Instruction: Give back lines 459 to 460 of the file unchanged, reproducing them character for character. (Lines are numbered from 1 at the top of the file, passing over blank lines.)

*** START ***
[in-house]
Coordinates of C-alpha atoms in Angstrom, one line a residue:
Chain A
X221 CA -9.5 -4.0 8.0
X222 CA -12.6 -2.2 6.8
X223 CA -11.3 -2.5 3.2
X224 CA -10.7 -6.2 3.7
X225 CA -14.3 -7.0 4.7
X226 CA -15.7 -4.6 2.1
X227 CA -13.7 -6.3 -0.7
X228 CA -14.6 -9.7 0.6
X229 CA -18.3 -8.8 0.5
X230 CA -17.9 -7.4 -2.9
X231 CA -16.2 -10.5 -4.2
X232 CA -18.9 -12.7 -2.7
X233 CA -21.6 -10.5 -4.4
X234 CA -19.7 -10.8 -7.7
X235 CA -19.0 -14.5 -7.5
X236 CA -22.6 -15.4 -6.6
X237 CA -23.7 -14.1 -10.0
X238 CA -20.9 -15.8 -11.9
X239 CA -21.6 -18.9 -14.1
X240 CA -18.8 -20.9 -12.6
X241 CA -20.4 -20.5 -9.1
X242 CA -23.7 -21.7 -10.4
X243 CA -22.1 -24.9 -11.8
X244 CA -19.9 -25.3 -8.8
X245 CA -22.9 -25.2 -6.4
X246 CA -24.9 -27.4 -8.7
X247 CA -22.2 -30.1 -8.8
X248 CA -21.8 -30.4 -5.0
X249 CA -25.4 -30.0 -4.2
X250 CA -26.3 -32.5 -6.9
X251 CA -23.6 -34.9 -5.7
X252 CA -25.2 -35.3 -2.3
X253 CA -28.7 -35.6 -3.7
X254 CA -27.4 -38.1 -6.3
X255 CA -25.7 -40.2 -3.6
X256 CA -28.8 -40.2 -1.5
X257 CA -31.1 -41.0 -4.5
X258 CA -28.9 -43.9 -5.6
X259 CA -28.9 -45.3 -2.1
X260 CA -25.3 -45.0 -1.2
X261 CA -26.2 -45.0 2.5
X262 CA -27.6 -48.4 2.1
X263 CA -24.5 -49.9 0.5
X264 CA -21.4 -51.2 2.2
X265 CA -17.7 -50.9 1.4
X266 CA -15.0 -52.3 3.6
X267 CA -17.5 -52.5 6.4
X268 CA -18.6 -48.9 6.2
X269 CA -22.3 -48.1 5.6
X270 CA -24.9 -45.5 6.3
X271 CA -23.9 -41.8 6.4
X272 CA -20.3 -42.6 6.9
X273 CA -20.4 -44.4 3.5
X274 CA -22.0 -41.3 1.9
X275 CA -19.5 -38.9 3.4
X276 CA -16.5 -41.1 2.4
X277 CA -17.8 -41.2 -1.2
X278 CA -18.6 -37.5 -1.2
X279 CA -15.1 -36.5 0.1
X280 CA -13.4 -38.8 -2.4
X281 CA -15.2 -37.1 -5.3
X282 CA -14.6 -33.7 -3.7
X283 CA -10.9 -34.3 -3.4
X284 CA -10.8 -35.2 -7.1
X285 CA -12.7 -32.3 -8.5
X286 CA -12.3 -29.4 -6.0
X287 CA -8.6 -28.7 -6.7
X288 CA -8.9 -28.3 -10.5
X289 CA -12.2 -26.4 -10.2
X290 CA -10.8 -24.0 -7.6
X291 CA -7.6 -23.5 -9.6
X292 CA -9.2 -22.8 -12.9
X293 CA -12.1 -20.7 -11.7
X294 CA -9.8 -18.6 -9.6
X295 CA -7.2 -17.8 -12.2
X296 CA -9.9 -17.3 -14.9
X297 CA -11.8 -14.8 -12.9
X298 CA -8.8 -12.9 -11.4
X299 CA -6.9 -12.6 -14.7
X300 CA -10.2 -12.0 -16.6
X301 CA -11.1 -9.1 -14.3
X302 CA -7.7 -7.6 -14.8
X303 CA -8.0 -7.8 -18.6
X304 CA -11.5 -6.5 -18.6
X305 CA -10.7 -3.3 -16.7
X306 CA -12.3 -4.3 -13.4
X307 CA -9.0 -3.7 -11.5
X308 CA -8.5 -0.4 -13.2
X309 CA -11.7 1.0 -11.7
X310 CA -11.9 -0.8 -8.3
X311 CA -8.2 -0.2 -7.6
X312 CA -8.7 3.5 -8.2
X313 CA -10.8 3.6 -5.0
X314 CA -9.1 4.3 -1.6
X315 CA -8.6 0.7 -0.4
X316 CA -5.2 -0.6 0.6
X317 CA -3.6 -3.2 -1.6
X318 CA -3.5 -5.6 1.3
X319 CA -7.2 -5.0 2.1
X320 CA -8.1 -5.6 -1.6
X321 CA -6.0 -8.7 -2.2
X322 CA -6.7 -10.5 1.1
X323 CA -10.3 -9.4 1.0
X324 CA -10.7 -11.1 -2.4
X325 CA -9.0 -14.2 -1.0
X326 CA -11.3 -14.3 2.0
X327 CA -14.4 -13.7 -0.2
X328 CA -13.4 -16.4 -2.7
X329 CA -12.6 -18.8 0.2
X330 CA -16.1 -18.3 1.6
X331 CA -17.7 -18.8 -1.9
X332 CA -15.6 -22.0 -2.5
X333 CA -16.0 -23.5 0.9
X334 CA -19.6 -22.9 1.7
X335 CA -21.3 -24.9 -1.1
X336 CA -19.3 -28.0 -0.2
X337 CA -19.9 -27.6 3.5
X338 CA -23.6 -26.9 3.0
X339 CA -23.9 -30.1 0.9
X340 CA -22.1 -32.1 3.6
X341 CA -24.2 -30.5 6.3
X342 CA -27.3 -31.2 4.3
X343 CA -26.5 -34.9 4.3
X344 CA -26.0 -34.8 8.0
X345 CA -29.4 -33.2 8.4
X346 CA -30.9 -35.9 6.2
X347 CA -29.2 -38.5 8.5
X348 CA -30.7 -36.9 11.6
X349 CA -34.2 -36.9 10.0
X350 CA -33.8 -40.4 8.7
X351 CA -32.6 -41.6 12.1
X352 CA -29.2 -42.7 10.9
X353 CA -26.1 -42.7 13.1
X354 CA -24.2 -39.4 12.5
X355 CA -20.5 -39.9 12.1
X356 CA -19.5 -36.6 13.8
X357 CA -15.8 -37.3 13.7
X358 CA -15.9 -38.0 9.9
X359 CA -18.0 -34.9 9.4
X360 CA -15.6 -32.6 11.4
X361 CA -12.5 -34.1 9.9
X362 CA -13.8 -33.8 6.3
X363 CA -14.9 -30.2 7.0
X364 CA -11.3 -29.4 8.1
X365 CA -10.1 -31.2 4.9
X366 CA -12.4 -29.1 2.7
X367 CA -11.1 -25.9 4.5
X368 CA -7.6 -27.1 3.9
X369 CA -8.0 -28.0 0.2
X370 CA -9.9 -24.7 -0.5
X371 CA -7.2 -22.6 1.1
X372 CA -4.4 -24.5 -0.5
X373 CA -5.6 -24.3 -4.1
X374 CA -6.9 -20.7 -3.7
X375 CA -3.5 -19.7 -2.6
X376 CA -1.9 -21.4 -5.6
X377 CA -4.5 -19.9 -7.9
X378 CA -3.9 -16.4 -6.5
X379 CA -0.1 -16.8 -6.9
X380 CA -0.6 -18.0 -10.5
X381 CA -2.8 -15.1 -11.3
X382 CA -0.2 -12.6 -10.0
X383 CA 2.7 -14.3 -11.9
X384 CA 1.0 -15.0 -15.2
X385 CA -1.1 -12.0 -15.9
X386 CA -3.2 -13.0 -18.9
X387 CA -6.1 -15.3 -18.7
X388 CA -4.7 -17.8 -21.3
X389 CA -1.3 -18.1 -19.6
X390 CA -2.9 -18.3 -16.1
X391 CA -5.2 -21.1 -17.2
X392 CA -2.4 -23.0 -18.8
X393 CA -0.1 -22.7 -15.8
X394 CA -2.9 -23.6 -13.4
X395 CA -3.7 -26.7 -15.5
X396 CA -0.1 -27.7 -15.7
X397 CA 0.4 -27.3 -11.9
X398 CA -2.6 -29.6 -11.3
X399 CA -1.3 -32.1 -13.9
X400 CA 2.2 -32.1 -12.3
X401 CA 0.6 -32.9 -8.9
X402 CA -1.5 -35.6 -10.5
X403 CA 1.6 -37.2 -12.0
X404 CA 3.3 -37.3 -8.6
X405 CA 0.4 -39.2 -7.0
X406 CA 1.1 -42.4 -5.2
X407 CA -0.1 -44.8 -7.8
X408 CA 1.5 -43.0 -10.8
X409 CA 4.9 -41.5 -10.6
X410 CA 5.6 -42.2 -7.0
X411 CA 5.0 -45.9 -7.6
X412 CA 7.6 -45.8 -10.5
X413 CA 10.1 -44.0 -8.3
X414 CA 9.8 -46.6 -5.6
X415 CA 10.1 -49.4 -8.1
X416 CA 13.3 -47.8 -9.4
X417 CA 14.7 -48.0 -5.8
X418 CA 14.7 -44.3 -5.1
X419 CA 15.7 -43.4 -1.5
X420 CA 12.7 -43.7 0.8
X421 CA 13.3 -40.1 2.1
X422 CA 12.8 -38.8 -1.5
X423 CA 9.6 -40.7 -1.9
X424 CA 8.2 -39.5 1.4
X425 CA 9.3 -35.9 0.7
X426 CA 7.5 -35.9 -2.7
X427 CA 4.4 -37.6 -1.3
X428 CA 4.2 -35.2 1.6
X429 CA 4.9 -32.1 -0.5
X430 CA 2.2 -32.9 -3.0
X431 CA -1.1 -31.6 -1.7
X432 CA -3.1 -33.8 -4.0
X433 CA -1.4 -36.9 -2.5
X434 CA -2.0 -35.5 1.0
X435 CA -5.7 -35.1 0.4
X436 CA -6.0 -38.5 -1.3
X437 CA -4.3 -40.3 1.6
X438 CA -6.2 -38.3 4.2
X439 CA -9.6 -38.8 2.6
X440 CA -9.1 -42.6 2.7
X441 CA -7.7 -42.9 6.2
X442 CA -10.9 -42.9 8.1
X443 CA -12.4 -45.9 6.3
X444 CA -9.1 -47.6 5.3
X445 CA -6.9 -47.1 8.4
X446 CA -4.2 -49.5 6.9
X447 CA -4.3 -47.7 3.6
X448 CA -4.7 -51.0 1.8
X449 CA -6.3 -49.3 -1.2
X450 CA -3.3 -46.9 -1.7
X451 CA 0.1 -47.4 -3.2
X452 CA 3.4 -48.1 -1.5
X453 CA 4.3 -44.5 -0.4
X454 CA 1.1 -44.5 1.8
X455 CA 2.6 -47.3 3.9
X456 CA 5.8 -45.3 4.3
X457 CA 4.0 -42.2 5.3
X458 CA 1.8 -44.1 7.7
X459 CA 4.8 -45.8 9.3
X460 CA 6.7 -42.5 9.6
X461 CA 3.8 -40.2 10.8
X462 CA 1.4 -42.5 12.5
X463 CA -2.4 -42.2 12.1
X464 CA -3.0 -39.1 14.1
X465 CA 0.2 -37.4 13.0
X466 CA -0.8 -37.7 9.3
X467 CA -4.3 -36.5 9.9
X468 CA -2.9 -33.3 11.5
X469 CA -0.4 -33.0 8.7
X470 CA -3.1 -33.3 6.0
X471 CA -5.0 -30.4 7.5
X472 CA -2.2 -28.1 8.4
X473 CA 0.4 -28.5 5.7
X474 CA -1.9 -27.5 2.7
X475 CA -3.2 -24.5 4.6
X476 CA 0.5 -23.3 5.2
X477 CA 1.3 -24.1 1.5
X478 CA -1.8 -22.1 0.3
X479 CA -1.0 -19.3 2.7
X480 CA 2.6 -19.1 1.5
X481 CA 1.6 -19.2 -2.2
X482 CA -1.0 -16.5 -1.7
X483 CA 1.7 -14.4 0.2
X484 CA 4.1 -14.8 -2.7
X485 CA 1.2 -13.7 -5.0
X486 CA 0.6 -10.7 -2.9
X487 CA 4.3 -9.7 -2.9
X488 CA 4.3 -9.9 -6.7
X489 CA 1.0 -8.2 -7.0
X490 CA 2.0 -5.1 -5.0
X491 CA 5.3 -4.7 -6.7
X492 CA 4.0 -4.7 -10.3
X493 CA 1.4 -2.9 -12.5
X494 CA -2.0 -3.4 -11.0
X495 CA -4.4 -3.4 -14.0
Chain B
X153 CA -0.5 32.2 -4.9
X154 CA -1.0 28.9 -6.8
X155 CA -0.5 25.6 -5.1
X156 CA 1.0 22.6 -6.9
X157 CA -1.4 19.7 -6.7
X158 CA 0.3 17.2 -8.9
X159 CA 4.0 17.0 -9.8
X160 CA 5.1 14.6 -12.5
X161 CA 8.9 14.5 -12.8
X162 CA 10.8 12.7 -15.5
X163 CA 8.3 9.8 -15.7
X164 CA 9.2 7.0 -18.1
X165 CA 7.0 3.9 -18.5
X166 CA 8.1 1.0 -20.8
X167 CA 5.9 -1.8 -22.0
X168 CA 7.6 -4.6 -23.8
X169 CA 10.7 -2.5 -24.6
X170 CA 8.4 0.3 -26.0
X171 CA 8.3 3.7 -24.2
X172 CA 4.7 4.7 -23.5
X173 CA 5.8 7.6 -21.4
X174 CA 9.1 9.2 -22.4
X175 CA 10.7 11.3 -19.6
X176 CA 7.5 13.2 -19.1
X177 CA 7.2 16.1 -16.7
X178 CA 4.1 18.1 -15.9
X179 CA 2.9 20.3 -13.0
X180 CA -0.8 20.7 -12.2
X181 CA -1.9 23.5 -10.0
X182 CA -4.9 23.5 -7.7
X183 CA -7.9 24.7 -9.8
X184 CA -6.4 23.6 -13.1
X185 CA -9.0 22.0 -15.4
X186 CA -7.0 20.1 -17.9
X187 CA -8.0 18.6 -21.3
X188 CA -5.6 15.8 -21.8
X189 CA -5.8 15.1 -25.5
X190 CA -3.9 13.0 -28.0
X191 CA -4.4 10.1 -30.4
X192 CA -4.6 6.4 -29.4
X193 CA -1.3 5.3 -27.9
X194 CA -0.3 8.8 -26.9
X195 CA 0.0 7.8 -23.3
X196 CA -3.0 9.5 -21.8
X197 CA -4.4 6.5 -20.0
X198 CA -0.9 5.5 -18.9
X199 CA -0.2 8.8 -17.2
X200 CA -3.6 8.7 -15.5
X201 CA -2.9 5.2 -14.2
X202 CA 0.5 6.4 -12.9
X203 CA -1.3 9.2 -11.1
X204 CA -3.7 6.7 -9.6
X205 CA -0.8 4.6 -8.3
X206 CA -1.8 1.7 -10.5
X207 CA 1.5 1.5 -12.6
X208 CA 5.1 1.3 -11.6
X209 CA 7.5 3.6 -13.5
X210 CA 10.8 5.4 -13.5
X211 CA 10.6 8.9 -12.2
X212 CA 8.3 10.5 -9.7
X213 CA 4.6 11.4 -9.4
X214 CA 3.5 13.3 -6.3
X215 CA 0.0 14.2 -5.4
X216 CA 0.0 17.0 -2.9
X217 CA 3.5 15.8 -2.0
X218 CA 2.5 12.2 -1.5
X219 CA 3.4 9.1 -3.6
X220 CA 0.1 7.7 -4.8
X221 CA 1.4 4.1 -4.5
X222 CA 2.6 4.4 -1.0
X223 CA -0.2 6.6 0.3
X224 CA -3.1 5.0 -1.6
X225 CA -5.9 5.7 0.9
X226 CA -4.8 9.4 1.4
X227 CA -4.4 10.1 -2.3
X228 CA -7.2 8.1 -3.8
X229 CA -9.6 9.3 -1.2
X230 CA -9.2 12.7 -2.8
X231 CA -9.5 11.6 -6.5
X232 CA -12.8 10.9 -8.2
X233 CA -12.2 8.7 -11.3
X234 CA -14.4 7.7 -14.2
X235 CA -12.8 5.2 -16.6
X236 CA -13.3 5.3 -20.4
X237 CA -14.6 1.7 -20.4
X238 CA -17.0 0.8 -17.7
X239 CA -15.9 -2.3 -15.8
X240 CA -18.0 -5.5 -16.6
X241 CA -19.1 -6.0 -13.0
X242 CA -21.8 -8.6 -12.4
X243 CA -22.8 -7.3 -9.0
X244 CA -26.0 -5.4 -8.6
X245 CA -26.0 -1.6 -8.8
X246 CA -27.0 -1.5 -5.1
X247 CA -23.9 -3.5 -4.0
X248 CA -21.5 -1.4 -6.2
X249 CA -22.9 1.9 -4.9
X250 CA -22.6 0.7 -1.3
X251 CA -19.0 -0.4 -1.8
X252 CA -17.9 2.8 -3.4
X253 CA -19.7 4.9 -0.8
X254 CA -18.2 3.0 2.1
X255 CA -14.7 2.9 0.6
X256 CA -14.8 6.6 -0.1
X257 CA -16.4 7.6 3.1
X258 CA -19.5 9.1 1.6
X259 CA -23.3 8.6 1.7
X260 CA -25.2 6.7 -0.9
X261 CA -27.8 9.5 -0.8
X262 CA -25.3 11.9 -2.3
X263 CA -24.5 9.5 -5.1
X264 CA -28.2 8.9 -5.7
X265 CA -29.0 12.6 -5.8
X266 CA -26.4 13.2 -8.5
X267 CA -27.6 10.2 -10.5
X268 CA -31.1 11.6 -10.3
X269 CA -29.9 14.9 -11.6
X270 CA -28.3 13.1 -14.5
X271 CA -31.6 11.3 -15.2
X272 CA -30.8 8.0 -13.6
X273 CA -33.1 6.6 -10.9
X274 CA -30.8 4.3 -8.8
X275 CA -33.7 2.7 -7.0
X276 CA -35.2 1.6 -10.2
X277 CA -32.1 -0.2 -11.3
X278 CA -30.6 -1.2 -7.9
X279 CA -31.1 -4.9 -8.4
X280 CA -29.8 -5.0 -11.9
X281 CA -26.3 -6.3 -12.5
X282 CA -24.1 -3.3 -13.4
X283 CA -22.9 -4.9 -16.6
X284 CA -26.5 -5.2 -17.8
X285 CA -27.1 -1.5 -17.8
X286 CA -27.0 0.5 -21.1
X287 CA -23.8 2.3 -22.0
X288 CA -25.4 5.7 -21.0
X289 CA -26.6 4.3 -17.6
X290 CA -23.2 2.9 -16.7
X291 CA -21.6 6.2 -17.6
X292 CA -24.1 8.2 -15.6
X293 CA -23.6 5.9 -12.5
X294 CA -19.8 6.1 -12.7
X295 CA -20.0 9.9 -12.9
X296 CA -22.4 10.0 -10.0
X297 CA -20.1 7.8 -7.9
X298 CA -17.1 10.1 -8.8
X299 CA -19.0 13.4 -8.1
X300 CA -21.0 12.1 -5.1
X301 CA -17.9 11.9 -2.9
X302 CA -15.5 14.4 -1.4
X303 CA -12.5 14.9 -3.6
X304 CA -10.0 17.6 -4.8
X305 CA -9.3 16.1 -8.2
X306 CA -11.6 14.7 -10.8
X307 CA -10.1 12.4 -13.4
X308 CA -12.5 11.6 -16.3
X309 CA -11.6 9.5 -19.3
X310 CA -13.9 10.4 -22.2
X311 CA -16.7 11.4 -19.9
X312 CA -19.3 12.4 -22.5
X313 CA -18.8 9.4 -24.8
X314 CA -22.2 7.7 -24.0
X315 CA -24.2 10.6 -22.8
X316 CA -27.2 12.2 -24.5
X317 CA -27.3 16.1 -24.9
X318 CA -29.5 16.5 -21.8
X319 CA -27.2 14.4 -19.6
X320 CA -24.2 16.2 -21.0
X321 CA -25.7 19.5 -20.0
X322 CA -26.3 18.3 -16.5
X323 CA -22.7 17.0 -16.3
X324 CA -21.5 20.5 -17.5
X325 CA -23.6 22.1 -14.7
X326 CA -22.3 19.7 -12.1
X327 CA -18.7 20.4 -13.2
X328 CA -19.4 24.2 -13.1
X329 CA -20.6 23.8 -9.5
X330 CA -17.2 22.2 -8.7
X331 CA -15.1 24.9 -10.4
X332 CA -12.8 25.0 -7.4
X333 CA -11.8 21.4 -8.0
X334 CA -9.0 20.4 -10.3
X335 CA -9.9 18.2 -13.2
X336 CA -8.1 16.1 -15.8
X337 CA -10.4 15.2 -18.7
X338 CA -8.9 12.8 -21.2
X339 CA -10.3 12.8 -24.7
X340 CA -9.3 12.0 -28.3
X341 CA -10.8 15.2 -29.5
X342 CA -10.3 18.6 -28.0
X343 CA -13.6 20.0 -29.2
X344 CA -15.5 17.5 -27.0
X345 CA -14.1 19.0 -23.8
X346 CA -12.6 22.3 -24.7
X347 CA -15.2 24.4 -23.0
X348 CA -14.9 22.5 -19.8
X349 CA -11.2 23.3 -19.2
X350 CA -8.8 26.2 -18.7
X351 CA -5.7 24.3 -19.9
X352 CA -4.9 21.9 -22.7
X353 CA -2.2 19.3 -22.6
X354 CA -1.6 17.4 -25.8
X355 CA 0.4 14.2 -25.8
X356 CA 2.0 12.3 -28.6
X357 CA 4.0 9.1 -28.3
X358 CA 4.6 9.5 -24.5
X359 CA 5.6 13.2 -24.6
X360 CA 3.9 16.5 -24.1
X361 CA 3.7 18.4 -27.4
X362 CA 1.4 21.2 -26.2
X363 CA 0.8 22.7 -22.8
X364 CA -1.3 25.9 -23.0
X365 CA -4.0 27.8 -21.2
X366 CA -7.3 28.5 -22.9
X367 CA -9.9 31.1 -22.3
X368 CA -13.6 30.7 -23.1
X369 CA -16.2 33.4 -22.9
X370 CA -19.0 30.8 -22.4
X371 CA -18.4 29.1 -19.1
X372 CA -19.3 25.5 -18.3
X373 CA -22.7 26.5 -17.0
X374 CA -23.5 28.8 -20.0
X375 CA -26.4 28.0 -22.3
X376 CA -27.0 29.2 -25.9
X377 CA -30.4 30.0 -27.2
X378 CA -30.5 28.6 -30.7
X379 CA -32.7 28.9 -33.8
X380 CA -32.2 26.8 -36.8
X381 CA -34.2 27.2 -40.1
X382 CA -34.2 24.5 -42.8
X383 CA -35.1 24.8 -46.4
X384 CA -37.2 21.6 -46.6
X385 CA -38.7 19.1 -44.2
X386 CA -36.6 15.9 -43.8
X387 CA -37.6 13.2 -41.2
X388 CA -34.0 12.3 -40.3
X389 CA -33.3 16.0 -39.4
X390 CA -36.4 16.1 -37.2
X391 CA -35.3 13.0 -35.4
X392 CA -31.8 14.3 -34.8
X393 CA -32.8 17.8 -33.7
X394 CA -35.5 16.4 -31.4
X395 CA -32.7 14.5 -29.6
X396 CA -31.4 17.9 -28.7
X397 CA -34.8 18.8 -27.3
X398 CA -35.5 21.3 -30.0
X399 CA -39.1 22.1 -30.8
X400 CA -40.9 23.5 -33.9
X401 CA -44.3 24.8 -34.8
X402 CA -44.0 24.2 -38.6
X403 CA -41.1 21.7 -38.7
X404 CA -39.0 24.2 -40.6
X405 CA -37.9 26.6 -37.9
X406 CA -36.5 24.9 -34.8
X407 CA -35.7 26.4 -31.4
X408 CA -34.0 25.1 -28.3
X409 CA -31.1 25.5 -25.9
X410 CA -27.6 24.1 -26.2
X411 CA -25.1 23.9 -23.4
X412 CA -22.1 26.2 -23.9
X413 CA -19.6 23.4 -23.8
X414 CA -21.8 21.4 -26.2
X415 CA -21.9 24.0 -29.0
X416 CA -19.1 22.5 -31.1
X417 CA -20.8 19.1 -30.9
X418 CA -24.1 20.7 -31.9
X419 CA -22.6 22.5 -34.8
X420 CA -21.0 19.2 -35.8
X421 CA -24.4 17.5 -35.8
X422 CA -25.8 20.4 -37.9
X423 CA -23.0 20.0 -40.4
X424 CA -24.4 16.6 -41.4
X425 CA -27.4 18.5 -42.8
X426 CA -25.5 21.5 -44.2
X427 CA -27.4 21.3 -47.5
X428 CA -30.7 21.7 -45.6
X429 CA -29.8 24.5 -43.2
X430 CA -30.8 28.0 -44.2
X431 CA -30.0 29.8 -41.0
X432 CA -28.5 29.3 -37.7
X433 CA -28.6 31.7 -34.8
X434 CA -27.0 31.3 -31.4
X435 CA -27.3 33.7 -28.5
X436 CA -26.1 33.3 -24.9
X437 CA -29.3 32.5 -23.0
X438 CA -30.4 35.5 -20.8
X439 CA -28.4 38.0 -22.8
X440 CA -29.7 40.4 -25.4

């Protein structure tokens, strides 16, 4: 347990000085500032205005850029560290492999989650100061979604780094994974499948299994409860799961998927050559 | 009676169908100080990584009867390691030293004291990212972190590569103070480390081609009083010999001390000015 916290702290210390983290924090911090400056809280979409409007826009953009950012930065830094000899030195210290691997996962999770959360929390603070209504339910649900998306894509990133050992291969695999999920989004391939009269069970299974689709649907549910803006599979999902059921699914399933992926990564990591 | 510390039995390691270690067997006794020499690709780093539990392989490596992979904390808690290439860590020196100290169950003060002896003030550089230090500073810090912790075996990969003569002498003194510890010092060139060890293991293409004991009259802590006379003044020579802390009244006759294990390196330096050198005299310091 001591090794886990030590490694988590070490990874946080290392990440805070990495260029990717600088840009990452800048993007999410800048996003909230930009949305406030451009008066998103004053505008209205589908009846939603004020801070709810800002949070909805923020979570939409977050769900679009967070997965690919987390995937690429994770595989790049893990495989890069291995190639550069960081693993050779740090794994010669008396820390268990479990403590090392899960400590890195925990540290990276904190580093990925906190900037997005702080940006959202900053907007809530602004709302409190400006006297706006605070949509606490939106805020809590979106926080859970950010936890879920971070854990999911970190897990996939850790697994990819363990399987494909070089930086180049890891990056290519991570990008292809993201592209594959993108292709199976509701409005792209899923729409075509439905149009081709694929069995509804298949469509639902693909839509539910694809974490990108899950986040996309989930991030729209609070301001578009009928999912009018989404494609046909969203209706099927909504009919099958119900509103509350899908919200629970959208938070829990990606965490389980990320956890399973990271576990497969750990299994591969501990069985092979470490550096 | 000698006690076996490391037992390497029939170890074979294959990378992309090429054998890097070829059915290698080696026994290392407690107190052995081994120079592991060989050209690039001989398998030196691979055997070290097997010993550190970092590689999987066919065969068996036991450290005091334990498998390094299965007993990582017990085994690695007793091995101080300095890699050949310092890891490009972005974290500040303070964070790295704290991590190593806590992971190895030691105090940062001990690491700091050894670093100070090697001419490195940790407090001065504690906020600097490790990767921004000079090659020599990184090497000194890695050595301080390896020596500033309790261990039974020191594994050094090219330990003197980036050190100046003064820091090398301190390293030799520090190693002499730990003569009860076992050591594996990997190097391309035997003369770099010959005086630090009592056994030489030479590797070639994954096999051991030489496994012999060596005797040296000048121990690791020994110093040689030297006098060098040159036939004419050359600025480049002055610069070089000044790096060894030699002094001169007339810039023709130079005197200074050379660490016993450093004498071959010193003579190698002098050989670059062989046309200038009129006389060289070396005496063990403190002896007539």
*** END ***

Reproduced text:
X332 CA -12.8 25.0 -7.4
X333 CA -11.8 21.4 -8.0